The Humminbird sounder was set up so that it could be easily operated by the driver when under power, yet still be turned around so you could see what depth you were in if you were up the front of the boat. This set-up meant there were no expensive second units on the boat and that it was unnecessary to include double unit head set-ups with switch panels and all sorts of complicated rigging. Although it’s not the best way to do things as you have to turn around to see the screen, it is the most economical.

On the go

Driving to and from fishing spots was not a drama. Admittedly, we were in an inland river and there were no big waves to contend with, but the boat scooted along at around 26 knots at wide open throttle, and cruised comfortably at 18 knots. This made getting to distant locations easy and when just cruising along at 18 knots the fuel use was markedly better than when hammering it to a distant snag just before dark to get one last cast in.

The best part of the rig was sneaking around the backwaters. With the motor on tilt and in idle we pushed through some very shallow water to get to some favourite snags. The boat floated in less than a foot of water and when we did get stuck on a shallow sand bank we jumped out, the boat floated a little higher and we pushed through just over six inches of water – now that’s impressive. This shallow draft would make the SeaJay an ideal rig for pushing up some sandy estuaries where bream, flathead, jacks and whiting might be on the cards.

The Yamaha itself was a 2006 model with the new tiller control found on most Yamaha outboards these days. This was the first time I had used this tiller and it was really simple to operate. For the first time I can remember on a tiller steer boat, I could power trim and tilt easily without having to use a second hand. Sensational!

The Yamaha jumped the boat up onto the plane a little slower than I expected, but 4-strokes are well known for their build up of power, unlike the instant power of an old technology 2-stroke. Having said that though, you didn’t have the boat nose up trying to get on the plane at any stage; the SeaJay smoothly made the transition from idle to plane, a bit of trim and away she went.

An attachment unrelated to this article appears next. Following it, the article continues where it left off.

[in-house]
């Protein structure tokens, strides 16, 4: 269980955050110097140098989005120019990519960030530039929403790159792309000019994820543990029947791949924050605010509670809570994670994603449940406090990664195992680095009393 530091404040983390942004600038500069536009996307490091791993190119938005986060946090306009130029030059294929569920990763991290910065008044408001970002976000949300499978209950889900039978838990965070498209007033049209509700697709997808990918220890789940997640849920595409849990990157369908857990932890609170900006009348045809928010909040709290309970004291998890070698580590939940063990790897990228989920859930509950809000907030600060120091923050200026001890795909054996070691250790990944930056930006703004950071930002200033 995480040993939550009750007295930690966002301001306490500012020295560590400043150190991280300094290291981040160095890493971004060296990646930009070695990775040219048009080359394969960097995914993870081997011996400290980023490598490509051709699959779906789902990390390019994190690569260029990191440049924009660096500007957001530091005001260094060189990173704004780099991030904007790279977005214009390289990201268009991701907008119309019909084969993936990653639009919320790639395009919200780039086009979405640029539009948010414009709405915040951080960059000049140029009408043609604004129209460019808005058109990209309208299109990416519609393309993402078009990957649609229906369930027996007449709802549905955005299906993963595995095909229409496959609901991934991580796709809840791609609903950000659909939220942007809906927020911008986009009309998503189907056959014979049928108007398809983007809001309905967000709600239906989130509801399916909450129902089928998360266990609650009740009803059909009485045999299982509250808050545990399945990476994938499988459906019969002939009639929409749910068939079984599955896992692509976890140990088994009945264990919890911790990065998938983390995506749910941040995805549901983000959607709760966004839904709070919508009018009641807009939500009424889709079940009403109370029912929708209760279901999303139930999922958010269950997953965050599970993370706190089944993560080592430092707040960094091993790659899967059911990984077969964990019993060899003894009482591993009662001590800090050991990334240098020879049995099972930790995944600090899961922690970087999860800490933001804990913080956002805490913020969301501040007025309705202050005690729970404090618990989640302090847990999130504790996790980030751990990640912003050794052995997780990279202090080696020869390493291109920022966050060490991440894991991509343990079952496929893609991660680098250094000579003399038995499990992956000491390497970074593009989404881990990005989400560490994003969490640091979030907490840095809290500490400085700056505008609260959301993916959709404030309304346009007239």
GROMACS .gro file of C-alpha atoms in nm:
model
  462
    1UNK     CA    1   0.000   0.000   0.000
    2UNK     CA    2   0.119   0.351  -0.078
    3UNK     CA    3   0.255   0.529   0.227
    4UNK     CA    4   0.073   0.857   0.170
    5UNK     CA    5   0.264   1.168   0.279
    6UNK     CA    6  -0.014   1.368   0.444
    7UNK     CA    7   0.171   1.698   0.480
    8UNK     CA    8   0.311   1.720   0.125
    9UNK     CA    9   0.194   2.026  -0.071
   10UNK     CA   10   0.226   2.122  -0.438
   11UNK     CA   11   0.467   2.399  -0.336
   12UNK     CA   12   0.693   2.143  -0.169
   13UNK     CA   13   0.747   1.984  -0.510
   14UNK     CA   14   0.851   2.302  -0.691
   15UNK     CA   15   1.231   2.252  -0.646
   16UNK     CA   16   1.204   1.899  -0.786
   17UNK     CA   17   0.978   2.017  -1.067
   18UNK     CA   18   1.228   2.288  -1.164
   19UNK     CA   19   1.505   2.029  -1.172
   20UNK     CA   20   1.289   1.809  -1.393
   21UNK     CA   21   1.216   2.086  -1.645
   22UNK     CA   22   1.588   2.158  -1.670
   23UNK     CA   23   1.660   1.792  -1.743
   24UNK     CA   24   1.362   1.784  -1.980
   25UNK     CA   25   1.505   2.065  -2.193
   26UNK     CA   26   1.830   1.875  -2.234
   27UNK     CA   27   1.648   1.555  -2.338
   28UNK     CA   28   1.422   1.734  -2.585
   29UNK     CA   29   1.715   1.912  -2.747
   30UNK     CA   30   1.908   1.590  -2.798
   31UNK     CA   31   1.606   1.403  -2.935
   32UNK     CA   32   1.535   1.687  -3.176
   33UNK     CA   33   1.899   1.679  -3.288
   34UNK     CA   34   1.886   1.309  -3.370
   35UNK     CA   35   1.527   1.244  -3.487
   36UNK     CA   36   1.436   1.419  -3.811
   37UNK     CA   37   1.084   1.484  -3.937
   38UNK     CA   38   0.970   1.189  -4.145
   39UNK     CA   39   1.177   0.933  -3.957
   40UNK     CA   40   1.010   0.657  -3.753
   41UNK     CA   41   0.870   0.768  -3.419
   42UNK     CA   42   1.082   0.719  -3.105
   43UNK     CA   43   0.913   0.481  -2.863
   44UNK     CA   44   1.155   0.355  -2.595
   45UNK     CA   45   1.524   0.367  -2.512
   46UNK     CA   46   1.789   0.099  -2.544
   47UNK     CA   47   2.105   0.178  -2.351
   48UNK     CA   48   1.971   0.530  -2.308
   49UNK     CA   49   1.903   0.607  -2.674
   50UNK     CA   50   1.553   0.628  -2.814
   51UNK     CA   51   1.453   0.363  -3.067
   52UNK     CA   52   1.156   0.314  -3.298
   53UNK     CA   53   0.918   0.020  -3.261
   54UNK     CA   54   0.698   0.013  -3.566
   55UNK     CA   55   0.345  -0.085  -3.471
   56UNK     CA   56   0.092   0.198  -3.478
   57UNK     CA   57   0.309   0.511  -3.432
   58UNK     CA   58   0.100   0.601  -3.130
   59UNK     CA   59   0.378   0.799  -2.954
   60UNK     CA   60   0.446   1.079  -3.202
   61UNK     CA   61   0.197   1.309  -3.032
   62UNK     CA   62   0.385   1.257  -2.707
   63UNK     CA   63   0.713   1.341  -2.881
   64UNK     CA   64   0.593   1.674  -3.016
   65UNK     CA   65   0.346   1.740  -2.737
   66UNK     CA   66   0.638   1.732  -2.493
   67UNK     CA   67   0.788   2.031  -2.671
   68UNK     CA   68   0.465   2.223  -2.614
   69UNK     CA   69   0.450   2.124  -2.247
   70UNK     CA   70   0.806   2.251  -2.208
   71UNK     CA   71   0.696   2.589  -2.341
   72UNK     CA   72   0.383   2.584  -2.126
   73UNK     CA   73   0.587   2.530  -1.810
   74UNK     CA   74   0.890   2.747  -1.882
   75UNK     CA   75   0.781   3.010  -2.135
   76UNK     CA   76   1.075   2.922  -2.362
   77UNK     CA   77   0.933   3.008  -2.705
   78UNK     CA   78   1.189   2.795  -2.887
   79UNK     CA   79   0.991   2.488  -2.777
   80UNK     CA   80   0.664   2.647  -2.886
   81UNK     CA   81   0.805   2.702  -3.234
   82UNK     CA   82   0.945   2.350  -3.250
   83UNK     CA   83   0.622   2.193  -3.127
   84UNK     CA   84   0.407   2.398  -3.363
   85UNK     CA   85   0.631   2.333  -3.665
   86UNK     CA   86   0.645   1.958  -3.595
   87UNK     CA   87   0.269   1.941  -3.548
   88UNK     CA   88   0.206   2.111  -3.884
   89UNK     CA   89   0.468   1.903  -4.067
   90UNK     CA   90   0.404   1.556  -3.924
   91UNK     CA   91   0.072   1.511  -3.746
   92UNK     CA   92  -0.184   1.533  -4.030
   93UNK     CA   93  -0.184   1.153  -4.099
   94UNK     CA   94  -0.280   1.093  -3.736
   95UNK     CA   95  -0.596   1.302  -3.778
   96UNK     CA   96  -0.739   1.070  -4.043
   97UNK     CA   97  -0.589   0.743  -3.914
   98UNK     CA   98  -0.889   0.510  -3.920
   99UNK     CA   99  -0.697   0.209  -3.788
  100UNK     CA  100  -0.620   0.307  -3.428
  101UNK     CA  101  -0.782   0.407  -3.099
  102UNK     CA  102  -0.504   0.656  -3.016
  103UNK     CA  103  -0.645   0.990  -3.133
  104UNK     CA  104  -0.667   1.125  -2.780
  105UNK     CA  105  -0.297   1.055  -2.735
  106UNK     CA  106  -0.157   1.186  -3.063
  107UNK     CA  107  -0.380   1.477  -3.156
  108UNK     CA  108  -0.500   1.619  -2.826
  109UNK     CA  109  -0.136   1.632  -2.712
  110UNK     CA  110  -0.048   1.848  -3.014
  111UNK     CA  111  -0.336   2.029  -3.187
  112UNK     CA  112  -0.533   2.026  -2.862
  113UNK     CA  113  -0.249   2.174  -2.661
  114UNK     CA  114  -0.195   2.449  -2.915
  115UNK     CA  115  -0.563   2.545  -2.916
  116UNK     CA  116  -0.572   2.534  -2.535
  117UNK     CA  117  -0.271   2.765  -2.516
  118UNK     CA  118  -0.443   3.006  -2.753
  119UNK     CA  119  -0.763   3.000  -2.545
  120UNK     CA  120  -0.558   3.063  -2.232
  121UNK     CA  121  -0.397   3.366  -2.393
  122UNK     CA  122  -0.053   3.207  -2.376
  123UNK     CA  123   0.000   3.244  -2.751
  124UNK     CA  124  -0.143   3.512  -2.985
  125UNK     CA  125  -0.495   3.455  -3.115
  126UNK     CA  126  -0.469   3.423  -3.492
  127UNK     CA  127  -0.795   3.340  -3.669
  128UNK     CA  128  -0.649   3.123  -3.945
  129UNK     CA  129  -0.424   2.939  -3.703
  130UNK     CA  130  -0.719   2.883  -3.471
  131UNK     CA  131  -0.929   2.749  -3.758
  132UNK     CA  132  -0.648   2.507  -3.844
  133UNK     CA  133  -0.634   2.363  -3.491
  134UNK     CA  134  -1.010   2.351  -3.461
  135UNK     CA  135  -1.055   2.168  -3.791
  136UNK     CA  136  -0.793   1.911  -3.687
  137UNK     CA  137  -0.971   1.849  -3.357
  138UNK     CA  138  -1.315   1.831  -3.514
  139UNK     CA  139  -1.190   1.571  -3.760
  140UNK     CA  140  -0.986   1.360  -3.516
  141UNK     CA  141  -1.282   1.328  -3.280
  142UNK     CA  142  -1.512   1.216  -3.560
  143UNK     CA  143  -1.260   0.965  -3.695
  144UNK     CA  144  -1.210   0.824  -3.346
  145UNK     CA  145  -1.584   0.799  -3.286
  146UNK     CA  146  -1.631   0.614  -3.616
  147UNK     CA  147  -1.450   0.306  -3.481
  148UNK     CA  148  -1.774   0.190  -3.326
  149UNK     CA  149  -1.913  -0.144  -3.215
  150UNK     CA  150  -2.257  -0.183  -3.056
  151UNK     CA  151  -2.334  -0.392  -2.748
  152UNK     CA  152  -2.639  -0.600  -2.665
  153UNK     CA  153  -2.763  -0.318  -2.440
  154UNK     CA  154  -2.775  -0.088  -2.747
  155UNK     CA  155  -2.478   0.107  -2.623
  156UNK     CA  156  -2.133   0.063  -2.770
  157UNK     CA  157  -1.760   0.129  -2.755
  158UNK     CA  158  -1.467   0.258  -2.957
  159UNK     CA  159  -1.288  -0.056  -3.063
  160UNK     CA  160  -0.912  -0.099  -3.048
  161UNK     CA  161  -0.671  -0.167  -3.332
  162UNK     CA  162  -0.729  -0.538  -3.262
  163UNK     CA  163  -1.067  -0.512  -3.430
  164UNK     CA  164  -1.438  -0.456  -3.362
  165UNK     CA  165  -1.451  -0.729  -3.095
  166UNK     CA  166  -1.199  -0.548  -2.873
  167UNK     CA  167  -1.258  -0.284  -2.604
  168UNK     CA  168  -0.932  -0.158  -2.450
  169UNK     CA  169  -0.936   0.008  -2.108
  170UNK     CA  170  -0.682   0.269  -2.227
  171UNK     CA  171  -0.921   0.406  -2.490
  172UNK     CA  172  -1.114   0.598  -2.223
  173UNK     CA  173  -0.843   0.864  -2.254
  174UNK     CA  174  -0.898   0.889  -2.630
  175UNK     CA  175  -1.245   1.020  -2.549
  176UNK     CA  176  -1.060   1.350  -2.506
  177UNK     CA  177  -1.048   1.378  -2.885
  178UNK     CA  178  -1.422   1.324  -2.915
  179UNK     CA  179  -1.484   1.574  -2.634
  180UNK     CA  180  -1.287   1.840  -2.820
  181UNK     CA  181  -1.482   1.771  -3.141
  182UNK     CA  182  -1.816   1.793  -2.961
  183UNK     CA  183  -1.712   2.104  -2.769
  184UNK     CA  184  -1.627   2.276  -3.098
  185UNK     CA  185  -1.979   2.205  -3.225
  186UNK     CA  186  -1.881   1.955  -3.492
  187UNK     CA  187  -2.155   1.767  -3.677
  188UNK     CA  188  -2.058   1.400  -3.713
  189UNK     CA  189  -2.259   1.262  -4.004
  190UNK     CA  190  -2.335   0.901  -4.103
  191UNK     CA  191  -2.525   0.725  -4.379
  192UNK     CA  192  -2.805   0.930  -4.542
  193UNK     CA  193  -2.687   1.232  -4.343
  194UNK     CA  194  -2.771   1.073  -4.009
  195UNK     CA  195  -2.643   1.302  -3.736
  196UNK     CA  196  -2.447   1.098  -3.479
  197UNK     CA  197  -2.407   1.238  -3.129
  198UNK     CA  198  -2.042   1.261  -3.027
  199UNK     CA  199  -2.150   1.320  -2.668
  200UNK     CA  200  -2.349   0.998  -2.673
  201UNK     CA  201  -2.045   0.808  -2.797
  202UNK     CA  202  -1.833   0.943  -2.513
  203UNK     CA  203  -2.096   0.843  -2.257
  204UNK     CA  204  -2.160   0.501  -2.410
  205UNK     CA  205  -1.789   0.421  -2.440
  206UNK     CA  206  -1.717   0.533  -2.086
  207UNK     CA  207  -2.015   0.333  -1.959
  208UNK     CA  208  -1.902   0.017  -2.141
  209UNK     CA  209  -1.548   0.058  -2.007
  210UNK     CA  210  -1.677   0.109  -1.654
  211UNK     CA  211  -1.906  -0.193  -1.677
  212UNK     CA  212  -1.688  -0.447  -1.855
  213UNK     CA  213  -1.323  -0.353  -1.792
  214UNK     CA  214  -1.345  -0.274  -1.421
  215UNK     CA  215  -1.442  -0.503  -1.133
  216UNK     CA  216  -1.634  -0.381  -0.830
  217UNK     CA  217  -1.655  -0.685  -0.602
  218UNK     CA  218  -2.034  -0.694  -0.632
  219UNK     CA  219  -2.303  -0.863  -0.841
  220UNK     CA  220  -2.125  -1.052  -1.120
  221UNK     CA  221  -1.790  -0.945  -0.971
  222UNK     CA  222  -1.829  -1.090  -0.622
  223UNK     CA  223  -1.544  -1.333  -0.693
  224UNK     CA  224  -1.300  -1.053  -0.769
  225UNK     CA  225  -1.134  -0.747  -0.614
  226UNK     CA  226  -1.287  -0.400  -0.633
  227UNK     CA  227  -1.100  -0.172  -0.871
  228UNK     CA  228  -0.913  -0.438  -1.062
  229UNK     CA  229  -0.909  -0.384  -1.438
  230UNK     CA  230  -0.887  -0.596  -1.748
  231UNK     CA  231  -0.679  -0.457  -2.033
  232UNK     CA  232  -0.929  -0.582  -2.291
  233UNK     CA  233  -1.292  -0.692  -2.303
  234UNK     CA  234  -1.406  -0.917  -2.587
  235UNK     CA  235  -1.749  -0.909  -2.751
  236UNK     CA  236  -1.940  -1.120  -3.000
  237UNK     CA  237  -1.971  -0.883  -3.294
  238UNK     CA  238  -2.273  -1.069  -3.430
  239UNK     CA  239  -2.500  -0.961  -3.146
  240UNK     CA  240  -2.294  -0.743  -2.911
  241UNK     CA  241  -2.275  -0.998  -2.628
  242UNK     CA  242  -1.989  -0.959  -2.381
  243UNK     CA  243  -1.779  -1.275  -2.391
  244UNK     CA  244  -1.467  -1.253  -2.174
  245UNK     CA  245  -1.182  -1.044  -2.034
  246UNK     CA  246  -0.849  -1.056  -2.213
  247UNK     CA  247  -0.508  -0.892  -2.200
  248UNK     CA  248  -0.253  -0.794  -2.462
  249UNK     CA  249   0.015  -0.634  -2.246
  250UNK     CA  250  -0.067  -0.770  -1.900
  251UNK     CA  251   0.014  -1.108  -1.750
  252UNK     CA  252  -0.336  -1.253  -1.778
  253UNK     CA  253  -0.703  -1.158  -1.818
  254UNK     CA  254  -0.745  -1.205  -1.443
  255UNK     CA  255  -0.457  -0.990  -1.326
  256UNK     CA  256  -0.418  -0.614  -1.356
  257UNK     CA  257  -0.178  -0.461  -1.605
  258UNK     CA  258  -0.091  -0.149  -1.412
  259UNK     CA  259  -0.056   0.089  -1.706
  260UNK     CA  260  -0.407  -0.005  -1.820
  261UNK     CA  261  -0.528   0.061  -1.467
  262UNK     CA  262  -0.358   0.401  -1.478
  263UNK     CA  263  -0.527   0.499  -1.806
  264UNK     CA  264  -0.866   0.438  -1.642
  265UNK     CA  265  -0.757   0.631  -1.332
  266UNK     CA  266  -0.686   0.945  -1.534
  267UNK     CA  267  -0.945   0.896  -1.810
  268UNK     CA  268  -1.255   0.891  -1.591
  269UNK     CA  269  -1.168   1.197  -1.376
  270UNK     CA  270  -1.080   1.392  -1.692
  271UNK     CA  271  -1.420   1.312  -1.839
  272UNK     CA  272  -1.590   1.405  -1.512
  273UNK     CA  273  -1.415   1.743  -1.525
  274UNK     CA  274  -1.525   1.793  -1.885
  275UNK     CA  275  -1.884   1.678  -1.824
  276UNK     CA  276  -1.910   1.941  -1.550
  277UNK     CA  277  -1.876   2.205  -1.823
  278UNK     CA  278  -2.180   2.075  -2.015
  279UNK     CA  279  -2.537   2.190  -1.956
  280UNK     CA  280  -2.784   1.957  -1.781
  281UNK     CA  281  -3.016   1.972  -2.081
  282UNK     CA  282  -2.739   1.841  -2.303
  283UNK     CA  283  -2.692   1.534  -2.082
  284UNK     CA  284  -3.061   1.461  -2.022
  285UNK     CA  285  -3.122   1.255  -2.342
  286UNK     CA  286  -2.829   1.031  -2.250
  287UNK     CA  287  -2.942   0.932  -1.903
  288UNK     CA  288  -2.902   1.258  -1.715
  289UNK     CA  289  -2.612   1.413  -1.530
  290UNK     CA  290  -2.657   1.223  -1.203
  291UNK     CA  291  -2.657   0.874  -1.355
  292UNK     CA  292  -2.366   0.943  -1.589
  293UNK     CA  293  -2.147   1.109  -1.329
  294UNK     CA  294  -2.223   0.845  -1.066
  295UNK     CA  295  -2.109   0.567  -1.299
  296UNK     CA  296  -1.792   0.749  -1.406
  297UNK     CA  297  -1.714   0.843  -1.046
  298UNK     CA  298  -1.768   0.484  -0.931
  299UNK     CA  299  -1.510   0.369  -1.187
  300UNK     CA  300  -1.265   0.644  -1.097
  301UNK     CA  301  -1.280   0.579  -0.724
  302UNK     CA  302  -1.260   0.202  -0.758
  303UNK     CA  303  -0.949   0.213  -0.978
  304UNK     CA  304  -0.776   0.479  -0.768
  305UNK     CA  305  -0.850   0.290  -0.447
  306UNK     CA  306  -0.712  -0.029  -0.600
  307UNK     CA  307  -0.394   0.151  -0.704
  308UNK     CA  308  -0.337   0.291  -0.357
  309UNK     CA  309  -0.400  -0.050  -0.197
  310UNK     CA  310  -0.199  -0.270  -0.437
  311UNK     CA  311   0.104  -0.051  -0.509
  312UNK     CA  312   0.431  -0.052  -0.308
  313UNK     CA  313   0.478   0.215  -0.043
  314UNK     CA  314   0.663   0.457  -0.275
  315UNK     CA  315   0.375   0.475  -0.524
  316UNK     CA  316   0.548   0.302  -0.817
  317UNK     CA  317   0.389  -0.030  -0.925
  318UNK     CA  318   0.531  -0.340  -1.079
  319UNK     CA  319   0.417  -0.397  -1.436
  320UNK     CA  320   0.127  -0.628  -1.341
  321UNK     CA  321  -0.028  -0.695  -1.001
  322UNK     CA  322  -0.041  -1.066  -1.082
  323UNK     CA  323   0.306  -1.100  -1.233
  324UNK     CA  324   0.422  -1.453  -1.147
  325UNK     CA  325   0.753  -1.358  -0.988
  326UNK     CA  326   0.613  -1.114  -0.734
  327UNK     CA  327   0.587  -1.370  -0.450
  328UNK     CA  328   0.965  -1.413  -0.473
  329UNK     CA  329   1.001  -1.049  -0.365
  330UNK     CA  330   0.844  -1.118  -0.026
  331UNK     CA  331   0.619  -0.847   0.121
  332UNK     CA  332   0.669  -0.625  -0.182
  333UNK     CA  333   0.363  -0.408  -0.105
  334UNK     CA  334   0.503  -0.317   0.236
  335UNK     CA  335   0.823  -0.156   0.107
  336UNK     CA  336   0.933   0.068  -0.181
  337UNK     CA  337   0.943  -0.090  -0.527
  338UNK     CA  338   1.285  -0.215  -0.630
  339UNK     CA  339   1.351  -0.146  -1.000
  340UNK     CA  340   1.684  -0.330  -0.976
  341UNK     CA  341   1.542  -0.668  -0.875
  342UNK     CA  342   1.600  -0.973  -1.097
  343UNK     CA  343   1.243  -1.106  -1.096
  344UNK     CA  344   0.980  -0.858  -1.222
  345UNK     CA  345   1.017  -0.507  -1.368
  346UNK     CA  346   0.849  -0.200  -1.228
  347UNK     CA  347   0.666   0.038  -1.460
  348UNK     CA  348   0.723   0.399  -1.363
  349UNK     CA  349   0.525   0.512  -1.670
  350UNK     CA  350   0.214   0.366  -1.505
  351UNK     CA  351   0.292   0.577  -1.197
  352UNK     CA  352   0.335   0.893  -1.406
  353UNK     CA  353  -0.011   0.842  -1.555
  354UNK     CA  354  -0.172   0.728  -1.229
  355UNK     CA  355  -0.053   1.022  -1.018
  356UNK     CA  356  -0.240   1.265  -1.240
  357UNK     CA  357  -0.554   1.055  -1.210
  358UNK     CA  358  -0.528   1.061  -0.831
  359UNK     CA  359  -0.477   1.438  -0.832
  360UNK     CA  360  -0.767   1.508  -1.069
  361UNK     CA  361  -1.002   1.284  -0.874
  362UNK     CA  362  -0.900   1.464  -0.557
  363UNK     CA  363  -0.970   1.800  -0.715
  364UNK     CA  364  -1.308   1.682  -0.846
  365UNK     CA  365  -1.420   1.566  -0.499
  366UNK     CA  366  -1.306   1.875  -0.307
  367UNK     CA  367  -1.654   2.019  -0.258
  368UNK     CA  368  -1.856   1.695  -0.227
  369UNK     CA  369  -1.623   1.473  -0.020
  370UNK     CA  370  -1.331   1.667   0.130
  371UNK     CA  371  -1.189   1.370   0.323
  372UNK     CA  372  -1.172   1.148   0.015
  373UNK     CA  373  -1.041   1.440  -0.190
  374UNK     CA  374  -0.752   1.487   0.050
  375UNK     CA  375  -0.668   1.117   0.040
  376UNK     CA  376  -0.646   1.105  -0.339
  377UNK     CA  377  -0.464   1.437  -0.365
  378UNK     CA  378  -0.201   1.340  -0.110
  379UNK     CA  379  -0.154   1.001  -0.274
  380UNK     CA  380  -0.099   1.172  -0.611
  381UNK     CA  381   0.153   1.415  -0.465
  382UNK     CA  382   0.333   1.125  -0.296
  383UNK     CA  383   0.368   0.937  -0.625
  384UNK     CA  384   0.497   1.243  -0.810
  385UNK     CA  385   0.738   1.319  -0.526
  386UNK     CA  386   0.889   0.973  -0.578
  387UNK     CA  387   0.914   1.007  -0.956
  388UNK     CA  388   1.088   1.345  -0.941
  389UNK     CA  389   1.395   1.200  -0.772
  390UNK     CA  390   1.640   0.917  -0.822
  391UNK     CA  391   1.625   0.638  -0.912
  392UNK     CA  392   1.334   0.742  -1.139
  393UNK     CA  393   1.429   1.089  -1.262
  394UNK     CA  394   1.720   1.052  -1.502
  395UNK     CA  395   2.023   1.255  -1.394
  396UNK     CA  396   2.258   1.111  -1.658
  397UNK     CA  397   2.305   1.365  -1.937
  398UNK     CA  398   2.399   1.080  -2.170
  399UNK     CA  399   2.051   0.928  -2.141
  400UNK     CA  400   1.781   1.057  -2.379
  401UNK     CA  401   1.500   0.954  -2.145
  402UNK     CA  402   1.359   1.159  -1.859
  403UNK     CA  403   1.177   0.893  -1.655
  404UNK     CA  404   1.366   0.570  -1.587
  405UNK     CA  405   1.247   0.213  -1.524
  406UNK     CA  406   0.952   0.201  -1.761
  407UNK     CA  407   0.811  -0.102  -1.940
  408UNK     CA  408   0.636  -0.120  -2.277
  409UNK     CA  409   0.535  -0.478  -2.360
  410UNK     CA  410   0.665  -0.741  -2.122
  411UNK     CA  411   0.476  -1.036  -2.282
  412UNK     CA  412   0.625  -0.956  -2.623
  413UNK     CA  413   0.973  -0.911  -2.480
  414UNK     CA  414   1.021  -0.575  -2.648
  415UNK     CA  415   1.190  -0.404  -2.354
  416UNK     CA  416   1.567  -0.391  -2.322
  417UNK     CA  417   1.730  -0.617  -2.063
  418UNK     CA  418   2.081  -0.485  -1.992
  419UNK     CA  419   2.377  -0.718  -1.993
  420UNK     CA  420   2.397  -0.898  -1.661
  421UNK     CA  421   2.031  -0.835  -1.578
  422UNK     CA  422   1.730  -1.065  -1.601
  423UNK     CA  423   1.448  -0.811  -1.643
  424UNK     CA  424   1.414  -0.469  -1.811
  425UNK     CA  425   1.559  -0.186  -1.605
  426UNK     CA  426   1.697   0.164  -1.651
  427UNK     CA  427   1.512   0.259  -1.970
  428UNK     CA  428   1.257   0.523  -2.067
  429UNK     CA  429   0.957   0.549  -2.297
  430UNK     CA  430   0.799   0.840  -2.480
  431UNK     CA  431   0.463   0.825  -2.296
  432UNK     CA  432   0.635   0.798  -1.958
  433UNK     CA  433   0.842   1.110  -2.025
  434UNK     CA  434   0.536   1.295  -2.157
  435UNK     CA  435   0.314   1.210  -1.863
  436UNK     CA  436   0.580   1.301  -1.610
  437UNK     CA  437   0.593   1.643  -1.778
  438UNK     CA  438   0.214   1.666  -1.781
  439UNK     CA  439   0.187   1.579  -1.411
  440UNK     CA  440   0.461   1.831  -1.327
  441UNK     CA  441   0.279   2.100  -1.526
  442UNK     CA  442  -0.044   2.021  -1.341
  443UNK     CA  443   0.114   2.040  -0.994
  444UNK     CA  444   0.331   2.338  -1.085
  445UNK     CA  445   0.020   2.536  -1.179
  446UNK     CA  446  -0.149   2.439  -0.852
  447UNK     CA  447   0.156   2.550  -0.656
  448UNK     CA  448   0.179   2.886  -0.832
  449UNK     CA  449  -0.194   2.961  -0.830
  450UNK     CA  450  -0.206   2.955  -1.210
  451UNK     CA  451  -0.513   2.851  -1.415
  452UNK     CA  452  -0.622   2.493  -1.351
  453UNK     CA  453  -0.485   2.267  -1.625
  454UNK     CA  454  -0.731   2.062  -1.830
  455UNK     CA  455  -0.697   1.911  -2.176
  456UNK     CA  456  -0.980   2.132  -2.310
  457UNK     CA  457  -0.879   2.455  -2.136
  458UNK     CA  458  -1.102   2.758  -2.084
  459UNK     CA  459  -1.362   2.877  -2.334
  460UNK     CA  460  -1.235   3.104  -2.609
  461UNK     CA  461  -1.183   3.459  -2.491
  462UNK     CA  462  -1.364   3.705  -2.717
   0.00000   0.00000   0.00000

Overall

I really liked the simple layout, non-cluttered decking and the absence of all the trimmings that sportfishing boats seem to require these days. Make no mistake – as a stock boat, this rig does not have all the trimmings such as live wells, rod lockers, immense under floor storage and more.

What it does have is a simple layout that allows you to use the boat in the way you want. The SeaJay would be equally at home sneaking up a mangrove creek to set and retrieve some crab pots as it would be sneaking around the backwaters of the Murray chasing cod.

If you don’t want all the bells and whistles and are looking for a practical fishing boat that will do its job well, take the time to check out the SeaJay 435 Discovery. From $16,700 for a boat, motor and trailer package with the 40hp Yamaha 4-stroke it’s good value for money and will last a fishing lifetime. Add your choice of sounder and electric and you’ve got a rig that will catch you all the fish you could ever want.

Marc’s rig was set up by the team at Stones Corner Marine. You can contact them on (07) 3397 9766 for more information on Yamaha outboards and the entire SeaJay range. Alternatively log onto www.stonescornermarine.com.au for a heap of great information on their entire range.

Facts

SeaJay 435 Standard Features

Anchor cavity, battery rack under front hatch, two 38mm bungs, carpeted front and rear cast platform with two hatches at front, electric motor mounted on bow, carpeted plywood floor, under floor flotation, fuel line from front storage rack to transom, gunwhale rubber inserts, rear handles, plastic/plumbed live bait tank, Minn Kota plate on bow, painted from chine up and inside (coloured sides opt), pinstriping, two rod holders, spray chines, storage rack under front cast platform, switch panel plate, tank rack (1⁄2) under rear bulkhead, double towing eye, transducer bracket, wide side decks, bow rails with short/nav light plates, rear rails, two part upholstered pedestal seats, four seat sockets.